So often with large science projects politicians and some sectors of the general public will criticise the investment. Their argument is that the money should be used to build more houses or to improve the lot of the poor.
When South Africa launched the pathfinder satellite SumbandilaSat, the Minister of Science and Technology was taken to task in an article in one of the Sunday papers accusing the DST of wasting money.
At another media briefing the minster was asked why the government did not rather spend the money to fix potholes. Not short of words the Minister replied “without my satellite how will they find all the potholes!”
The American Space programme had its fair share of similar criticism. In South Africa it is now the SKA.
What if on 14 February 2012, the International Advisory Consortium recommends Australia as the SKA host country; have we wasted the huge investment in developing the precursor KAT 7 system and the work started on Meerkat?
What the critics forget is that these projects have the major benefit of building a knowledge economy – something South Africa seriously requires.
On the one hand they talk about the brain drain and on the other hand they criticise efforts to create environments that will encourage South Africa’s best brains to remain in the country, attract expertise from overseas and train a new generation of young scientists.
And that is precisely what the SKA projects have done. If South Africa is not selected as the SKA host, we will still have the Meerkat; which will come on stream around 2016 and provide the world with mega astronomy science opportunities at least a decade or longer before the SKA will come on stream.
As a nation we have already accumulated dividends during the preparation for the SKA bid which was submitted in September 2011.
South African engineers at the MeerKAT project office in Cape Town have taken the lead in the development of new generation astronomy tools such as the ROACH (reconfigurable open architecture computing hardware) boards.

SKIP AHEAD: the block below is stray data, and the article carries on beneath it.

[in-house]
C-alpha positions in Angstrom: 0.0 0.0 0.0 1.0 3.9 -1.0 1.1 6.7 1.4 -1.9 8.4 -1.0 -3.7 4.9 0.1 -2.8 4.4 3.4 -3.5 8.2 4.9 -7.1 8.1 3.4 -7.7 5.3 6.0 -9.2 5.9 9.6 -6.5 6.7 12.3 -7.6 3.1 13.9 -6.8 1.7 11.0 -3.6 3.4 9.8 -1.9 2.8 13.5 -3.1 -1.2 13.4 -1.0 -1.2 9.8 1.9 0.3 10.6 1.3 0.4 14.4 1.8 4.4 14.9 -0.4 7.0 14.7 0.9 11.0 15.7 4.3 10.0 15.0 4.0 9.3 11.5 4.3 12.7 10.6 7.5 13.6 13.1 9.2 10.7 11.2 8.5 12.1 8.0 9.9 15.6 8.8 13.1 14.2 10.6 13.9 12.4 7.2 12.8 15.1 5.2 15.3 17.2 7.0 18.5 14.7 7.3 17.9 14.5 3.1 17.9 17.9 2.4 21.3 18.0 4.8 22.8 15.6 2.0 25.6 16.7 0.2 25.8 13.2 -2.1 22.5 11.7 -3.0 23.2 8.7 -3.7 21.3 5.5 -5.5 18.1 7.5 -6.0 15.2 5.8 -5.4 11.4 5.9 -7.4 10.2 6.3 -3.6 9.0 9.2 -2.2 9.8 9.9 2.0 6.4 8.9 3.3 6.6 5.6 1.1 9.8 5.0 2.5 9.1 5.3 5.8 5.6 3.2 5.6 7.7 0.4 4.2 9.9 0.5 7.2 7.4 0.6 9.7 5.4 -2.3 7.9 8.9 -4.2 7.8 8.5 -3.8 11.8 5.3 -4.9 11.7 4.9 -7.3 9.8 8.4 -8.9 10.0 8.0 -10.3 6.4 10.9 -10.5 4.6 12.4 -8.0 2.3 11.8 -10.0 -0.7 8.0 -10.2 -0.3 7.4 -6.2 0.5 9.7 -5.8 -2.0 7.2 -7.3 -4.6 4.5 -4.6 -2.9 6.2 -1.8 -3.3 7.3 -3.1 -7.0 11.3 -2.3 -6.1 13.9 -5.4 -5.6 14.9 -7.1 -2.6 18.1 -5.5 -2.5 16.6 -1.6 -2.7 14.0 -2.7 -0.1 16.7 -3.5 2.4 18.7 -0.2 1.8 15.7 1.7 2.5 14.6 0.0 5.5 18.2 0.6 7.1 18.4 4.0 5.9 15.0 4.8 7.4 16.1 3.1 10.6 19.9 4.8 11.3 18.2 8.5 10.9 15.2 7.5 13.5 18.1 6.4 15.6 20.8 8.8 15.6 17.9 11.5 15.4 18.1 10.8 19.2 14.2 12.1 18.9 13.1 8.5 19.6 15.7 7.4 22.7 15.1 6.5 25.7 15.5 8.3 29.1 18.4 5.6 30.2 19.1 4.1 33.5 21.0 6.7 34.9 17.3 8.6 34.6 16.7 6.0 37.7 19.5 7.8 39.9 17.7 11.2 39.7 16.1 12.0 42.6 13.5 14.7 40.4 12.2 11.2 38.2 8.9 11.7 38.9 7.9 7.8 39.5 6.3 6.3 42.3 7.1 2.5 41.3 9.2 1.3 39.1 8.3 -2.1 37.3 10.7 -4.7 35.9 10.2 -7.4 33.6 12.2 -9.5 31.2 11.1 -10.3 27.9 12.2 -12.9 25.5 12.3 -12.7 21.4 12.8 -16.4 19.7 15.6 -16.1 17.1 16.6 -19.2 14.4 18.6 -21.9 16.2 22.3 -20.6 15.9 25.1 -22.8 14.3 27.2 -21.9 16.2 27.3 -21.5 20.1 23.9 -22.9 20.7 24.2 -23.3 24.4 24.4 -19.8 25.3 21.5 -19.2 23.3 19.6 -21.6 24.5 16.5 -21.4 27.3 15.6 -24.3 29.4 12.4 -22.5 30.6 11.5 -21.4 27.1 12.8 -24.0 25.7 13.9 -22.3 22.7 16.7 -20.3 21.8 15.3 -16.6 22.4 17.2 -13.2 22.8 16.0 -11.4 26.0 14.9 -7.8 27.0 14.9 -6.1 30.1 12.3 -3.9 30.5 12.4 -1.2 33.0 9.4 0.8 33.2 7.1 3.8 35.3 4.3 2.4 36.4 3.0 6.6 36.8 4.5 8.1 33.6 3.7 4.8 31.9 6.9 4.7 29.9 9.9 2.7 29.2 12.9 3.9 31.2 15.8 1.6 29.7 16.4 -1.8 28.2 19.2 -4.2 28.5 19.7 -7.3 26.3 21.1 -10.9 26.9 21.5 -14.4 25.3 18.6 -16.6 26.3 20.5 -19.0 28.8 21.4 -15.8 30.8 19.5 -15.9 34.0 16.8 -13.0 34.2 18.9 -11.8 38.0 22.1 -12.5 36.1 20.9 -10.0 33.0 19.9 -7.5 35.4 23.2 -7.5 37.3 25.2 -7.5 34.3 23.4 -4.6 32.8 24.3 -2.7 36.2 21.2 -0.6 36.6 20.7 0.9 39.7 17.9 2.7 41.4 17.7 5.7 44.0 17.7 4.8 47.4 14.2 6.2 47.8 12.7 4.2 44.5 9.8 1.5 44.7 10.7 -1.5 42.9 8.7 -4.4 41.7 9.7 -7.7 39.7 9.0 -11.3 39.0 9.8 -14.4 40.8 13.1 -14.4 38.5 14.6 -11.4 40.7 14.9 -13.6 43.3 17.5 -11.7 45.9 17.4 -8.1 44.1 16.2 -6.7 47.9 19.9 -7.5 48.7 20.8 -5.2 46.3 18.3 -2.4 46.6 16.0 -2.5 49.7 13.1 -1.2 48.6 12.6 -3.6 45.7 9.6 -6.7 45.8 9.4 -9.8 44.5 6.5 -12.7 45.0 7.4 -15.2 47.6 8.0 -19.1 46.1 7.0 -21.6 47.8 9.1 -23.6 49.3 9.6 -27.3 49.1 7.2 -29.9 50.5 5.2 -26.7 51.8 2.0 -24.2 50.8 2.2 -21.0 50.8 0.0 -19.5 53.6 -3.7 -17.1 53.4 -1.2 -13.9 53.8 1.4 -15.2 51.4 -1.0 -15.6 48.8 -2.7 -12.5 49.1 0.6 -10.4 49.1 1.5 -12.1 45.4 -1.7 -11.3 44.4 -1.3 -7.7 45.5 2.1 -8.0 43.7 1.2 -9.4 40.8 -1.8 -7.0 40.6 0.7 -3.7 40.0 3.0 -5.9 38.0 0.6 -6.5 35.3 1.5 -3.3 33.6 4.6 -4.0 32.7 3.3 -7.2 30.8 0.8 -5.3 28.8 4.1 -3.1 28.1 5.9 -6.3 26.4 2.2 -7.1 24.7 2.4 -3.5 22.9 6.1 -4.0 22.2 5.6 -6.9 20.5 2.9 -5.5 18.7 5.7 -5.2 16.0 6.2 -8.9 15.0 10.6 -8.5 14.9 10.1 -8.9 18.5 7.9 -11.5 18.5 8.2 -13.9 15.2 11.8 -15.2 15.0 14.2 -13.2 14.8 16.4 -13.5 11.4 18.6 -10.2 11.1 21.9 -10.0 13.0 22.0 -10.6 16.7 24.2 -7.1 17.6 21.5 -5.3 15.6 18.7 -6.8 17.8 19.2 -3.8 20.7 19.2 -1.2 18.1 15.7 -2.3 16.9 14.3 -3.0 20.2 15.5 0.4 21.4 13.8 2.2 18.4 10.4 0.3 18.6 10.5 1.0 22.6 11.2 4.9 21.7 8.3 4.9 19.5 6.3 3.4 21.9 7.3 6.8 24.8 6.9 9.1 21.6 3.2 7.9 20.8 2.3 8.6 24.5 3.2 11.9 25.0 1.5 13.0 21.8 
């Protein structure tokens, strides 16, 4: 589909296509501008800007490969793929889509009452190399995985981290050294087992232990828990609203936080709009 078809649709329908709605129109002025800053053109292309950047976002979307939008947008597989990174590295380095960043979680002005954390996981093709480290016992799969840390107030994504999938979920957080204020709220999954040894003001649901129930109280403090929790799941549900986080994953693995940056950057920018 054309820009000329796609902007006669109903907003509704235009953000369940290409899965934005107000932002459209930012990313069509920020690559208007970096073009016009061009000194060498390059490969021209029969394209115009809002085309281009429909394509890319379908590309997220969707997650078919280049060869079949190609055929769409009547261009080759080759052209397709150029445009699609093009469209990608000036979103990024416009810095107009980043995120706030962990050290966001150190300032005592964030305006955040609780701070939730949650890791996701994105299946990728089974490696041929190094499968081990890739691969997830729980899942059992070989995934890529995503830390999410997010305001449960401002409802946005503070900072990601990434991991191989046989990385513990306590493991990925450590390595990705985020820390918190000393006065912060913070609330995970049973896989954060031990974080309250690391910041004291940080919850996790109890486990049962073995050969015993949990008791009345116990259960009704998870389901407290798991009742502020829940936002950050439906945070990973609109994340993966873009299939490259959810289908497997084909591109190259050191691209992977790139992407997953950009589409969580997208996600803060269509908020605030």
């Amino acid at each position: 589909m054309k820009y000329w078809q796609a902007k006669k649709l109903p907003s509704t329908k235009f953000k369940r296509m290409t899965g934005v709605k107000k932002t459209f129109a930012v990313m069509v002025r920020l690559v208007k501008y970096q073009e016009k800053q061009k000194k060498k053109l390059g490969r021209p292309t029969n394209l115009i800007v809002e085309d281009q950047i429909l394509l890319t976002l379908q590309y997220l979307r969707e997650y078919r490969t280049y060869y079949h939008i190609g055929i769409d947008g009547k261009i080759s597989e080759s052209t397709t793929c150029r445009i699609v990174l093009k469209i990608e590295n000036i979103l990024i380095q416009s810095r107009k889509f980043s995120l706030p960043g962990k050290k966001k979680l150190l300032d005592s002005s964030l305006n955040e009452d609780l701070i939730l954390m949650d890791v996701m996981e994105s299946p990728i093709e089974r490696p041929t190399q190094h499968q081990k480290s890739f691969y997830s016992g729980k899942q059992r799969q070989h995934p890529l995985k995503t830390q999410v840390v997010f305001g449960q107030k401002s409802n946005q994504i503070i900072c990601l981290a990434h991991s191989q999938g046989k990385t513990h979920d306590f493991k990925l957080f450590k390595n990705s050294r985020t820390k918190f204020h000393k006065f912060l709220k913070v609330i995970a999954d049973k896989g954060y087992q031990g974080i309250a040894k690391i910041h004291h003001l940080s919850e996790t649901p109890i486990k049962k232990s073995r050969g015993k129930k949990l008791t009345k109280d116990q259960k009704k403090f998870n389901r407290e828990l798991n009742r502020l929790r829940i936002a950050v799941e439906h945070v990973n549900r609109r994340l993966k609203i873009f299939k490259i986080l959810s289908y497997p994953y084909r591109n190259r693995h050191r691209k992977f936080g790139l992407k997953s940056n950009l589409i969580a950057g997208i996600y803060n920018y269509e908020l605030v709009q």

The ROACH board is a primary building block for digital signal processing system in many next-generation radio telescopes. It is a cutting-edge innovation that enables highly specialised and high-performance computing likely to find its way into many industrial applications.
Designed mainly in South Africa, about 300 of the ROACH-1 boards are already in use at high-tech facilities around the globe.
The prototypes of a much faster and more powerful board, ROACH-2 and 3, have been manufactured. This provides a highly compatible upgrade path for all these facilities and opens up many more possibilities for new installations.
Progress in FPGAs is forecast to hold for at least another four generations, so Engineers working on the project believe that we should at least see ROACH-3, -4, -5 and -6 in the coming years. In fact ROACH 3 is already in the testing phase.
The design of the ROACH board was led from conception to production by engineers from the SKA South Africa Project, with collaboration from many international experts, especially the Centre for Astronomy Signal Processing and Electronics Research (CASPER) at the University of California, Berkeley.
Another example of cutting edge development is cooling of radio receivers used in the KAT7 project. The radio receivers and all their components are cooled to about 70 K (i.e. minus 203°C) in order to reduce the “noise” which is inherent in all radio (and TV) receivers. This allows the telescope to see much fainter objects than it would if the receivers and “feeds” operated at room temperature and were not cooled.
Cooling improves the sensitivity of the receivers by more than a factor of 2,5, which in turn reduces the observation time to achieve a given image quality by more than a factor of 6. This improvement in performance will allow KAT-7 to perform early science in preparation for the MeerKAT and SKA.
These preliminary observations will be focused on the needs of the MeerKAT large survey projects, and include imaging of nearby galaxies and work on radio transients and pulsars, for which KAT-7 is well suited.
All seven of the dishes have now been successfully fitted with “cold” radio receivers, signalling the successful completion of the telescope antennas. The first astronomical image has already been made using cold receivers on all seven KAT-7 dishes.
The radio galaxy Centaurus A, whose intense radio emission is powered by a massive black hole in the centre of the galaxy, was selected for this purpose. The resulting image is much more sensitive than the preliminary image made with just four of the KAT-7 dishes fitted with uncooled receivers in 2010.
While all eyes are on 14 February, what ever happens, South Africa’s knowledge economy has already received a huge boost and will continue to grow as the Meerkat project is being completed.